So now I am utterly confused. Do evaporation and condensation occur at the same time, or is it one or the other but never both? I thought that I knew the answer to this question and I was prepared to rant a little bit about the state of science education and how we are doing a disservice to kids by not raising this central question (and many others like it), but now I feel the need to take a step back first.
What is evaporation? It is the transfer of particles from the liquid state to the gas state from the surface of the liquid. Okay. Seems clear enough and there is some level of consensus around this definition. And condensation? It is the transfer of particles from the gas state to the liquid state. So far, so good.
However, the problem with these definitions is that they do nothing to help me answer the question: Do evaporation and condensation occur at the same time, or is it one or the other but never both? There is too much ambiguity.
Here is what I need to know to clear up my confusion: Is evaporation (1) the transfer of a particle from the liquid state to the gas state from the surface of the liquid, or (2) the net transfer of particles from the liquid state to the gas state from the surface of the liquid?
The first definition focuses on a single particle. If one particle breaks away from the surface of the liquid state and enters the gas state, then evaporation occurred. The second definition focuses on the system as a whole. Evaporation only occurs if more particles are breaking away from the surface of the liquid state and entering the gas state than are leaving the gas state and entering the liquid state.
Let's consider a glass of water on a warm day. Water molecules are breaking away from the surface of the liquid and entering the gas state. Water molecules in the air are leaving the gas state and entering the liquid state. Because there are more water molecules entering the gas state than the liquid state, the amount of water in the glass is decreasing over time.
Now let's drop a bunch of ice cubes into the glass of water. Water molecules are still breaking away from the surface of the liquid and entering the gas state. Water molecules in the air are still leaving the gas state and entering the liquid state. However, the addition of the ice cubes has shifted the rates of these two parallel processes, and now more water molecules are entering the liquid state than the gas state, and the amount of water in the glass is increasing over time. (Droplets of liquid water are forming on the outside of the glass, but condensation is happening in the glass as well. It's simply easier to point out these visible droplets of water as evidence of condensation than measure the amount of liquid water in the glass.)
I don't particularly care how we define evaporation and condensation (okay, I do), but I do want kids and adults to understand evaporation and condensation at this level. We are teaching kids about evaporation and condensation, and they are building mental models about how the world works on an atomic and molecular level; yet, we aren't probing to help us or our students see if those mental models are accurate or robust. And what about the kids themselves? Why aren't they probing their own mental models? Why isn't it nagging at them that they don't really understand what is going on? Is it because they don't care, don't expect clarity, or don't expect their teachers to be able to provide clarity?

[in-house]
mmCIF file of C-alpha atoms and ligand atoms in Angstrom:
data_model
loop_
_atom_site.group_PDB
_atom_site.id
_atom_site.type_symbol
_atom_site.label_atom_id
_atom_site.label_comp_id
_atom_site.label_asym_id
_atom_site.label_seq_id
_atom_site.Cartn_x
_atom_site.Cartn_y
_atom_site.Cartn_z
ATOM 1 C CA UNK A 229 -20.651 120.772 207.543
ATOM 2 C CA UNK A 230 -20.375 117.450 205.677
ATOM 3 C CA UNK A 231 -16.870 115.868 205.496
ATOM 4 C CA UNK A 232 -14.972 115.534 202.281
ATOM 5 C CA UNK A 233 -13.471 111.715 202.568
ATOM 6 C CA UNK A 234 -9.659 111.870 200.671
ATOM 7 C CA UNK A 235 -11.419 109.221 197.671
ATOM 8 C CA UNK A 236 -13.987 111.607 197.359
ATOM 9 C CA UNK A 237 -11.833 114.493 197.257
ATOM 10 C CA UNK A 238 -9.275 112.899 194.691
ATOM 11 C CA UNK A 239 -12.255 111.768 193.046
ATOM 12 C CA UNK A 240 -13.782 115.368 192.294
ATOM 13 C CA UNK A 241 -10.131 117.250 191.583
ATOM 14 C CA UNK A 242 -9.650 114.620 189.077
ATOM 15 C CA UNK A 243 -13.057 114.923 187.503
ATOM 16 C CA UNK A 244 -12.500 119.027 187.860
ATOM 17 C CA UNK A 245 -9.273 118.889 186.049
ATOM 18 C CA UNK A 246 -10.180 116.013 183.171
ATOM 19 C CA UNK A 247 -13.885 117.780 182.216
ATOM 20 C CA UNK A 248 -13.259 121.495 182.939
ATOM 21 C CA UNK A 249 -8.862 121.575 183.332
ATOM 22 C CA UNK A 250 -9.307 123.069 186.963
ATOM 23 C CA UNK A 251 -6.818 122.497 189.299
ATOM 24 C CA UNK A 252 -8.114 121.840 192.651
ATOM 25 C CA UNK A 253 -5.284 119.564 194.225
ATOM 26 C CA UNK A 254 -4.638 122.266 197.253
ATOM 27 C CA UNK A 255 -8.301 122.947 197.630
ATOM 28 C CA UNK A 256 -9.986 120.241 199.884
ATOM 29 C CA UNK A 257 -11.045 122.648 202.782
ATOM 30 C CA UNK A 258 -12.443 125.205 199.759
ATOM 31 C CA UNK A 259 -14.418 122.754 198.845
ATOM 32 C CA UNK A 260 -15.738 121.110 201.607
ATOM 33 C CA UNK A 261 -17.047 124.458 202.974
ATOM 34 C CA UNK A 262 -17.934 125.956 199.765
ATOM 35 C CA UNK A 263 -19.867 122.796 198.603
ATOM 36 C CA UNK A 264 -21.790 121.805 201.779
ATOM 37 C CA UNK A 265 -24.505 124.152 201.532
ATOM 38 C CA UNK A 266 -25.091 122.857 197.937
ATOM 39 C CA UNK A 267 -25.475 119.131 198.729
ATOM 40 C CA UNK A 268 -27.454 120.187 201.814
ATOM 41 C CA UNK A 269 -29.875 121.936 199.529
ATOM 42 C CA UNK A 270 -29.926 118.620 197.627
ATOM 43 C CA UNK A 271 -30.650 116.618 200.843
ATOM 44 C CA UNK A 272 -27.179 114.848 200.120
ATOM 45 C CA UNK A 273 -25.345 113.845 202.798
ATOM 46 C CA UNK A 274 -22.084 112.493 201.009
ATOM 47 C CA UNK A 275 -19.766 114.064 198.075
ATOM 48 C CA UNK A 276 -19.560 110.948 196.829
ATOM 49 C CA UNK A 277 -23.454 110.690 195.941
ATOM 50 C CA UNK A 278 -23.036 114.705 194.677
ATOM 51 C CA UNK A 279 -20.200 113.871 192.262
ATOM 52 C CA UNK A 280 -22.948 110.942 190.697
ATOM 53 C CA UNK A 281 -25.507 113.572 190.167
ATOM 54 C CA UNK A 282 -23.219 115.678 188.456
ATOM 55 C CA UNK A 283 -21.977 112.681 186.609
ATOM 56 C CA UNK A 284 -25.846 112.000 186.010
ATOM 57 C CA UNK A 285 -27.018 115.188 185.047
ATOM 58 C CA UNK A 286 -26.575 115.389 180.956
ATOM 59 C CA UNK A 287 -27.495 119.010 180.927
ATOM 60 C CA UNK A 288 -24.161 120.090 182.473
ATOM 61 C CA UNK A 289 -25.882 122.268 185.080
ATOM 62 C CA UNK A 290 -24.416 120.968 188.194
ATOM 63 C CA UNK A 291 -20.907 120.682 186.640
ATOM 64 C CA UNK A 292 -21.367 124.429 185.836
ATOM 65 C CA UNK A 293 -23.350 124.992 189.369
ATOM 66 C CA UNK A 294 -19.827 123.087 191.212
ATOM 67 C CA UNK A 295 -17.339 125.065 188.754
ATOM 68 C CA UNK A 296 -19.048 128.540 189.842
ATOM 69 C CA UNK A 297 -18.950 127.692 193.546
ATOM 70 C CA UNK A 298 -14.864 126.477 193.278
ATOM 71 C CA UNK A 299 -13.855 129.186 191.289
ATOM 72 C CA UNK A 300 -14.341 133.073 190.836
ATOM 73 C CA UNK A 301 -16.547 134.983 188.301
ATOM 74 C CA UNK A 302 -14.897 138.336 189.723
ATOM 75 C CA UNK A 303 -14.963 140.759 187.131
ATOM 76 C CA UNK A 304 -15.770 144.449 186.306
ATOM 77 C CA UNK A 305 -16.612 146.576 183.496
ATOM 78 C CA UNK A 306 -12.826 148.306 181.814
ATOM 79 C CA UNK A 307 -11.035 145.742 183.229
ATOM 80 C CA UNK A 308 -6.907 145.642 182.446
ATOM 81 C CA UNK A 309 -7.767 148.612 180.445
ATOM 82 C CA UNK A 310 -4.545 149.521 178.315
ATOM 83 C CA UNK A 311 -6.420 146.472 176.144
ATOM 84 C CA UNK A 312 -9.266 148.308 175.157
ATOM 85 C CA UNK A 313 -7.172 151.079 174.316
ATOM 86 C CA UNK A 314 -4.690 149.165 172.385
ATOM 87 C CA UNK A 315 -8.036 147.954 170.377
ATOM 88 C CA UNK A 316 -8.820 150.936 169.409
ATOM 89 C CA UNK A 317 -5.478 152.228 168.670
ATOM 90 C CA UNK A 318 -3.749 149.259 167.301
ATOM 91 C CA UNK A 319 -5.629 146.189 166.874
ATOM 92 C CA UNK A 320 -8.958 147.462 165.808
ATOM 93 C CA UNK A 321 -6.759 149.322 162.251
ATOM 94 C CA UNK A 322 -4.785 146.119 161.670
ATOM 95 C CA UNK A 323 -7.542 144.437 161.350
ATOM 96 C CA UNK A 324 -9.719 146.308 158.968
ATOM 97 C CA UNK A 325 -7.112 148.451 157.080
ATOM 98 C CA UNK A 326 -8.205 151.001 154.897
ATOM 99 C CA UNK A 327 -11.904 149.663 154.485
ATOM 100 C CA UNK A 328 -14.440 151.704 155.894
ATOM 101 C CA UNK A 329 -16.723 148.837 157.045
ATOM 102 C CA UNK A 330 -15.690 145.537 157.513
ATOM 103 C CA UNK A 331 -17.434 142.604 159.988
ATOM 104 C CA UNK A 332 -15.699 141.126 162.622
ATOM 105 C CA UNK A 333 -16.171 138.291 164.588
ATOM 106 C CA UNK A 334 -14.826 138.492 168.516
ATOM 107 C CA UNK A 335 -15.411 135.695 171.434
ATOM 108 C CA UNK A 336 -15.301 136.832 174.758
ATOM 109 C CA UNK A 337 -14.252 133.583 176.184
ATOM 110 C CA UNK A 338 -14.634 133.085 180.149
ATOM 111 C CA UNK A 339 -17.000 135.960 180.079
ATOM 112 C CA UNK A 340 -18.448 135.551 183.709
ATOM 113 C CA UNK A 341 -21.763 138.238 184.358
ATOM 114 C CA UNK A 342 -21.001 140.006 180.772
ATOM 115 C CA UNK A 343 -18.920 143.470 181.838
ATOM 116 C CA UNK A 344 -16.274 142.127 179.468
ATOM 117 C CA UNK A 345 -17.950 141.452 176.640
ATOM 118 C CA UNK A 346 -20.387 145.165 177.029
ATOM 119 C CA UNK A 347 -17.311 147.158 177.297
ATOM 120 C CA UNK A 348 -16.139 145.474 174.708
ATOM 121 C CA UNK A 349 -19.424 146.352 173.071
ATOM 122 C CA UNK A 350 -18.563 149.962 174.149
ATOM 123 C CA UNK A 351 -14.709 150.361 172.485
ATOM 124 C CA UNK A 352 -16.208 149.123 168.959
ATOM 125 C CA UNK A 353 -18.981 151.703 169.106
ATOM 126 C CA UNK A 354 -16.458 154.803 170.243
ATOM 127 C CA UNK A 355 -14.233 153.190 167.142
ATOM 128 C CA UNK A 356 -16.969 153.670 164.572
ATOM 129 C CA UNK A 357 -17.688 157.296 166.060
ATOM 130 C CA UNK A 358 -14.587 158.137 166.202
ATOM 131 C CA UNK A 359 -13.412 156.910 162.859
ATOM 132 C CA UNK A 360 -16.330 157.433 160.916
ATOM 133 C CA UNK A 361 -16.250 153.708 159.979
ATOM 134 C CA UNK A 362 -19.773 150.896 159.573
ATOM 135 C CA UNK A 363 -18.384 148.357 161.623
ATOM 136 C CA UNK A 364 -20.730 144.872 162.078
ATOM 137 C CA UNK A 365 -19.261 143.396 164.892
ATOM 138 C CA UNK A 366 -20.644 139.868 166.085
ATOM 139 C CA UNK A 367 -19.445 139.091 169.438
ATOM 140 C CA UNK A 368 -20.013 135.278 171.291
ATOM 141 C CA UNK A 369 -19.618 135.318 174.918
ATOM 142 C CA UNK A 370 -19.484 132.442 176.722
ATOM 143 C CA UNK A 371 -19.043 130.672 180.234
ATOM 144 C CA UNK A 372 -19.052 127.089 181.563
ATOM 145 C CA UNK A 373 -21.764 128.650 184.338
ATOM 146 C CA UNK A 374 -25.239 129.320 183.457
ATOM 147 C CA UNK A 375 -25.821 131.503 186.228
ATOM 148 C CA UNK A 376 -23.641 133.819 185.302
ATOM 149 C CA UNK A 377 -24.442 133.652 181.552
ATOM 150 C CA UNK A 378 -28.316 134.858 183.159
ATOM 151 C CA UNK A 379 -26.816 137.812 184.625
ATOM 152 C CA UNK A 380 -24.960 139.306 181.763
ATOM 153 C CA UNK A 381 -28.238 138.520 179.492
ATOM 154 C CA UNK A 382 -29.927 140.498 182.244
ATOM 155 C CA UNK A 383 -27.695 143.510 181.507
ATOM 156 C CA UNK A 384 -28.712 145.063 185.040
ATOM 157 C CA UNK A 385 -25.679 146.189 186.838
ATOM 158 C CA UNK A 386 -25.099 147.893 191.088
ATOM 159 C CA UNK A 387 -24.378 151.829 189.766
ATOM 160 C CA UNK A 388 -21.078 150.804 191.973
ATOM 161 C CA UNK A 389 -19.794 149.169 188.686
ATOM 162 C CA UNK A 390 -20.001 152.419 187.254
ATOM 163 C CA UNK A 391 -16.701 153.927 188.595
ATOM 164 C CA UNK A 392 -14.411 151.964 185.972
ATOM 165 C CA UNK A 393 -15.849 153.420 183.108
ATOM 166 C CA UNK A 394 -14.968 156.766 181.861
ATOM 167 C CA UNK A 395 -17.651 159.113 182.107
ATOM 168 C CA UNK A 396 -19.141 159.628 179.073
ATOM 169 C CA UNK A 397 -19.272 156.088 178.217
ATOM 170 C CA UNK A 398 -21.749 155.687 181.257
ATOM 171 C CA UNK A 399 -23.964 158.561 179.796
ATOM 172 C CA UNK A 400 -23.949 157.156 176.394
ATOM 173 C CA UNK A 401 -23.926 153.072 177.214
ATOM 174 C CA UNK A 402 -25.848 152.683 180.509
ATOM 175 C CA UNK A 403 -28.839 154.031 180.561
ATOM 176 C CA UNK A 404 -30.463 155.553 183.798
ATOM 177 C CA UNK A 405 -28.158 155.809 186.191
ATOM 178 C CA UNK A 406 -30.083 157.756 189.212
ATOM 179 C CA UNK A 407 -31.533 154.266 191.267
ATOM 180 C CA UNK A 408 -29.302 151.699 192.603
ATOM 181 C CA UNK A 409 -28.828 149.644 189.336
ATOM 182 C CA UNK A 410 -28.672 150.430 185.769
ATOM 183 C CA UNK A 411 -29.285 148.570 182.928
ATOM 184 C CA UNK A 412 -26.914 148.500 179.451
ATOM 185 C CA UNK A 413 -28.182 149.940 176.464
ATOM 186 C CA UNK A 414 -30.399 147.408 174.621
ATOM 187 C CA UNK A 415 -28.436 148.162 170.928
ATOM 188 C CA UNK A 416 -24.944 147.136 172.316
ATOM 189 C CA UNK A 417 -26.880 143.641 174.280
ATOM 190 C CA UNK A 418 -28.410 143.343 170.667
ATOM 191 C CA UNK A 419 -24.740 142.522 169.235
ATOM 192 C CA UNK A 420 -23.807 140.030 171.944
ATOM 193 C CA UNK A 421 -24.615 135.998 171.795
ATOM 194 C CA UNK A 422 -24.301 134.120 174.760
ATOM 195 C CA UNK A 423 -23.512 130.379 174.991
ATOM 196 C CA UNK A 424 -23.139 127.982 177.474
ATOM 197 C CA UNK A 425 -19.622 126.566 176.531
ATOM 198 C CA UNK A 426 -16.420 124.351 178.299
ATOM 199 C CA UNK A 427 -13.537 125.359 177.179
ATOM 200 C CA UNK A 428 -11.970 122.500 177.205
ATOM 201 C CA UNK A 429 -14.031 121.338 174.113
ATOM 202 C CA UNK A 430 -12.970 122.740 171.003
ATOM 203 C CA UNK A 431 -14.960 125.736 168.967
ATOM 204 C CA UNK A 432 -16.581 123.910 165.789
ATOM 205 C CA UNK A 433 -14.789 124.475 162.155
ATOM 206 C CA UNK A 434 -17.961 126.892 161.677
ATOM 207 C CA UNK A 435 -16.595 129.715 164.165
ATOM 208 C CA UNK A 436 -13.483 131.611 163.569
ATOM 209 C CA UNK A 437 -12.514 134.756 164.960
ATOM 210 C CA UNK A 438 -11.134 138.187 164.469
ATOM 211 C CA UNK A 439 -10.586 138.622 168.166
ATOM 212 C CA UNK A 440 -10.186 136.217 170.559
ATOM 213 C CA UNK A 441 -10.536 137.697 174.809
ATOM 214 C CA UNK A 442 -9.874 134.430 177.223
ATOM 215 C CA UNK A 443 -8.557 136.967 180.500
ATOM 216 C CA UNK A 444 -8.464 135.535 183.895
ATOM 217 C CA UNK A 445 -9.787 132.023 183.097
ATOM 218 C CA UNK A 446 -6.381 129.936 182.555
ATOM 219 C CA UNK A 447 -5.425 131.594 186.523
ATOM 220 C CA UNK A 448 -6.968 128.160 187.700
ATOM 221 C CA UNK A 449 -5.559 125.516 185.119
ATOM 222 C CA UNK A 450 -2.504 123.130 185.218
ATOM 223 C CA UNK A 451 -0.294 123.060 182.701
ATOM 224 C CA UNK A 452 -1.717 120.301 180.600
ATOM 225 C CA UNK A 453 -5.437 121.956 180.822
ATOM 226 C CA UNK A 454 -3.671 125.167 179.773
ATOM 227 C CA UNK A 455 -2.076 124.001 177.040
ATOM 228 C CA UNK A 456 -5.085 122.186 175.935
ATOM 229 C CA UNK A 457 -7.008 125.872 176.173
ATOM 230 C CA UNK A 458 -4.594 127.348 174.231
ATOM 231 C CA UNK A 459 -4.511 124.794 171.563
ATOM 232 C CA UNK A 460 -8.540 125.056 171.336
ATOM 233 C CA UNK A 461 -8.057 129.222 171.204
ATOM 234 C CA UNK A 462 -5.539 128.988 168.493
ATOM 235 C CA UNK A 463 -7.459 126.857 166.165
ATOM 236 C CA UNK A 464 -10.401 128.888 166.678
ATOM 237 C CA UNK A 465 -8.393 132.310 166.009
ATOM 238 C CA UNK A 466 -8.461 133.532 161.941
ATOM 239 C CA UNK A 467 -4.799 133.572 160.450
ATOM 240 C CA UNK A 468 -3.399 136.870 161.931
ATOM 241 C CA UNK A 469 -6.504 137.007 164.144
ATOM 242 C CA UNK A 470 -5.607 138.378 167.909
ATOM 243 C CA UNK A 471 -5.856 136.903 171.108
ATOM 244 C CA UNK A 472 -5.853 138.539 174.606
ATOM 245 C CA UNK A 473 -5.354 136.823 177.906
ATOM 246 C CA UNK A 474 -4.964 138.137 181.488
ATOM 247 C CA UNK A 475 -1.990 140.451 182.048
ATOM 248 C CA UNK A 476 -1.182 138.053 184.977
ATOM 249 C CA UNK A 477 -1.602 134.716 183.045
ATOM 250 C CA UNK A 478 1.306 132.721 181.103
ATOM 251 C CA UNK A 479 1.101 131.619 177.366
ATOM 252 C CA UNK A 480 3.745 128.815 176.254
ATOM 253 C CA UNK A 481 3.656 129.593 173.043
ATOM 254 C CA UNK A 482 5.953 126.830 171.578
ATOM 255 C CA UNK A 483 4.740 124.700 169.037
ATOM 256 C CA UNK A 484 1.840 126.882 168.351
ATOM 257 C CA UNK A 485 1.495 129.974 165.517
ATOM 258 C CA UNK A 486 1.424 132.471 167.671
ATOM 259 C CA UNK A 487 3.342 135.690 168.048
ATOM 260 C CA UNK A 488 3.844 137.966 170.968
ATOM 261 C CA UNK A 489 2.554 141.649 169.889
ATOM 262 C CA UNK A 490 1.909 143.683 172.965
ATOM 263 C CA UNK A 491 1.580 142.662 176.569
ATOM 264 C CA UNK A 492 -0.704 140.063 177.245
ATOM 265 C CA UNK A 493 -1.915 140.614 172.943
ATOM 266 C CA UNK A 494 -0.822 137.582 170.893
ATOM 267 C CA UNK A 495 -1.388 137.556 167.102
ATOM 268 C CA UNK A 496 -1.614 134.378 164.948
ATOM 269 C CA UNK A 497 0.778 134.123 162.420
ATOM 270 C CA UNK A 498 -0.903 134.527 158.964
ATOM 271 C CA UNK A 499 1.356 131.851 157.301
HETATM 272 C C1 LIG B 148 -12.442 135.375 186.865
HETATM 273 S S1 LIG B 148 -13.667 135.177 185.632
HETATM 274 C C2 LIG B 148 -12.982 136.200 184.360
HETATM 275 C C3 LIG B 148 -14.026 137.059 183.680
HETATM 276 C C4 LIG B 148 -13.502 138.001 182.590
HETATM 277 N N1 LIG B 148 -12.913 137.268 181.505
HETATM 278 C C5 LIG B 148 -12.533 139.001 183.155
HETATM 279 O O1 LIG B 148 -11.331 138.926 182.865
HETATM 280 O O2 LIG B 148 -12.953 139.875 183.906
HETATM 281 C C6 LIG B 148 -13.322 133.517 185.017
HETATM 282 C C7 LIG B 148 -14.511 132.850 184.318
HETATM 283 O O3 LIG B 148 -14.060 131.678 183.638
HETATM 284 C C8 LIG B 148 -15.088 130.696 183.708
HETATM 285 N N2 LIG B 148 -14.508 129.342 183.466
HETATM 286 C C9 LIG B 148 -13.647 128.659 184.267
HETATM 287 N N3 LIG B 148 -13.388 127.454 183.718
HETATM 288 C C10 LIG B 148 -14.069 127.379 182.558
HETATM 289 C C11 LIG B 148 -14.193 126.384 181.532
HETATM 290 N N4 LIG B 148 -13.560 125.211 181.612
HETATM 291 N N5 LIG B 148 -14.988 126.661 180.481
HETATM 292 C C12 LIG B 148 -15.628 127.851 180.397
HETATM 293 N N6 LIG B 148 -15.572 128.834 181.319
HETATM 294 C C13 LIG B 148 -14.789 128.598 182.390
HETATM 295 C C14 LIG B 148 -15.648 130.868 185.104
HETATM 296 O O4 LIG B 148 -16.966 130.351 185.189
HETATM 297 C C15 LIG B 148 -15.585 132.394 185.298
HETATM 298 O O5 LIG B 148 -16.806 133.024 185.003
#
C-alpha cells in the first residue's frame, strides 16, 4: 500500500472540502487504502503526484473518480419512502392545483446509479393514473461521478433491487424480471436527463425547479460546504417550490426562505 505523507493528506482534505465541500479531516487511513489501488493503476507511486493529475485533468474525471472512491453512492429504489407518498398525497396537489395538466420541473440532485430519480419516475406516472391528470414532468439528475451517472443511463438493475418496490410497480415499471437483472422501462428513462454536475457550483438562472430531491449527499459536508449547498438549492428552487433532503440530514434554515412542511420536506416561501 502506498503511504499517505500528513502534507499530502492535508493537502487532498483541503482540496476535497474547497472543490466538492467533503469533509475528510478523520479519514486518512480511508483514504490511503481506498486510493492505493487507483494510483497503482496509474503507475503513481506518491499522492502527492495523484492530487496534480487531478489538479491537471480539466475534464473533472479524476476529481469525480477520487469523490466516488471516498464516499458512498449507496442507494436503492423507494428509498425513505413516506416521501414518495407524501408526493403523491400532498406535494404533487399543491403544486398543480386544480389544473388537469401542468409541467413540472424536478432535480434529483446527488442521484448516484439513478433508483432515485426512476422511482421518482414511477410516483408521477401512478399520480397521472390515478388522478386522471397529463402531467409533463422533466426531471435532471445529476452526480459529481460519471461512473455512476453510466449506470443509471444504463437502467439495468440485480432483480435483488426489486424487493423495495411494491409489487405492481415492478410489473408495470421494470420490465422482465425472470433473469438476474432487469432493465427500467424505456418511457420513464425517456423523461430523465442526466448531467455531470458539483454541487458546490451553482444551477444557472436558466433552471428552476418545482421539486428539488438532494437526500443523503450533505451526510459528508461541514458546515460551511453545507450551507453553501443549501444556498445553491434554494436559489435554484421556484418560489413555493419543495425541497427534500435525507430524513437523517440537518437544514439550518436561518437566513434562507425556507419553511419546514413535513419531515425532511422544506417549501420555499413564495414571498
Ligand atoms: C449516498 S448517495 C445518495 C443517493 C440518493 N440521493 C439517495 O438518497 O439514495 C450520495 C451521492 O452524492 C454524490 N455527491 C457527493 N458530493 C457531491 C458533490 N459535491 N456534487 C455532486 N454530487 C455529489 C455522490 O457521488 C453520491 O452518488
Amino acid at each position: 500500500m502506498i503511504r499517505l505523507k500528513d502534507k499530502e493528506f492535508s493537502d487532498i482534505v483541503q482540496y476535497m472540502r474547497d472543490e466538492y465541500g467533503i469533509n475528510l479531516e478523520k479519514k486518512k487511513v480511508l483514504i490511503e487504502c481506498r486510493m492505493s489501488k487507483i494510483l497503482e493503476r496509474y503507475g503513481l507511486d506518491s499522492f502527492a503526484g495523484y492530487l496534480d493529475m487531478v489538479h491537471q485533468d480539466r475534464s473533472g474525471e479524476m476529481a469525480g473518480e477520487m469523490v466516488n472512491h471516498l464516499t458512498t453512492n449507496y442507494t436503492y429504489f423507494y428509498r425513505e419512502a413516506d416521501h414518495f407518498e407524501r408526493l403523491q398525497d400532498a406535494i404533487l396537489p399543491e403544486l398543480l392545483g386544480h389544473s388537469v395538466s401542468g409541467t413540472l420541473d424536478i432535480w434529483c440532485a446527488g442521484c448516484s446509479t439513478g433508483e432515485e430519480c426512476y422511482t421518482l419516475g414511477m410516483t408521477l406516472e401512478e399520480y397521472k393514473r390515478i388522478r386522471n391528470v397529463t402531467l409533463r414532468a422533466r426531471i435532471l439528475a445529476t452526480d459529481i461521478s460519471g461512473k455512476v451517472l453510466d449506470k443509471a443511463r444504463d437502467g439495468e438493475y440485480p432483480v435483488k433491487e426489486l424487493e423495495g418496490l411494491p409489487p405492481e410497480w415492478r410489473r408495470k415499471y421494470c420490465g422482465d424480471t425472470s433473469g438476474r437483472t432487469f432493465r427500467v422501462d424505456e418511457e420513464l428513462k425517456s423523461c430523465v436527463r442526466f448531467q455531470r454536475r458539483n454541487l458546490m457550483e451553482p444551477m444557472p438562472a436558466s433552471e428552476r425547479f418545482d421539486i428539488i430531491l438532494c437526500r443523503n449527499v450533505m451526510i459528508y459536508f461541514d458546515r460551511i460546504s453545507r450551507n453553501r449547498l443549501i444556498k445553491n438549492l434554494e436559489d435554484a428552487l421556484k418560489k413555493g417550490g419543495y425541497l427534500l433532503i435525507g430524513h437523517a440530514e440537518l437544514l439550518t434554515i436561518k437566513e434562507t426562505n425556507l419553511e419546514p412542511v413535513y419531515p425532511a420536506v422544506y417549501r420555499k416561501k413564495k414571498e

Well, I do expect clarity for myself. This is something that I expect to understand, and I think that I do on an atomic and molecular level. Where I feel myself on shaky ground is the actual definitions of evaporation and condensation.
Here is what one of my college physics textbooks says on the matter: "Air normally contains water vapor (water in the gas phase) and it comes mainly from evaporation. To look at this process in a little more detail, consider a closed container that is partially filled with water (it could just as well be any other liquid) and from which the air has been removed. The fastest moving molecules quickly evaporate into the space above. As they move about, some of these molecules strike the liquid surface and again become part of the liquid phase; this is called condensation." The implication is that evaporation and condensation occur on a per particle basis (definition 1).
Now let's take a look at Wikipedia: "Evaporation is a type of vaporization of a liquid that occurs from the surface of a liquid into a gaseous phase that is not saturated with the evaporating substance." The implication is that evaporation ceases when the gaseous phase is saturated and the system has reached equilibrium (definition 2).
And here is what I turned up when I googled for a scientific definition of evaporation:
"The change of a liquid into a vapor at a temperature below the boiling point. Evaporation takes place at the surface of a liquid, where molecules with the highest kinetic energy are able to escape. When this happens, the average kinetic energy of the liquid is lowered, and its temperature decreases."
"The process by which molecules undergo the spontaneous transition from the liquid phase to the gas phase. Evaporation is the opposite of condensation."
"It is the process whereby atoms or molecules in a liquid state (or solid state if the substance sublimes) gain sufficient energy to enter the gaseous state."
"Evaporation occurs when a liquid changes to a gas at a temperature below its normal boiling point."
"Evaporation is the slow vaporization of a liquid and the reverse of condensation. A type of phase transition, it is process by which molecules in a liquid state spontaneously become gaseous."
So is it definition 1 or definition 2? Has the scientific community reached consensus? If some of you can help me out, please weigh in with your comments.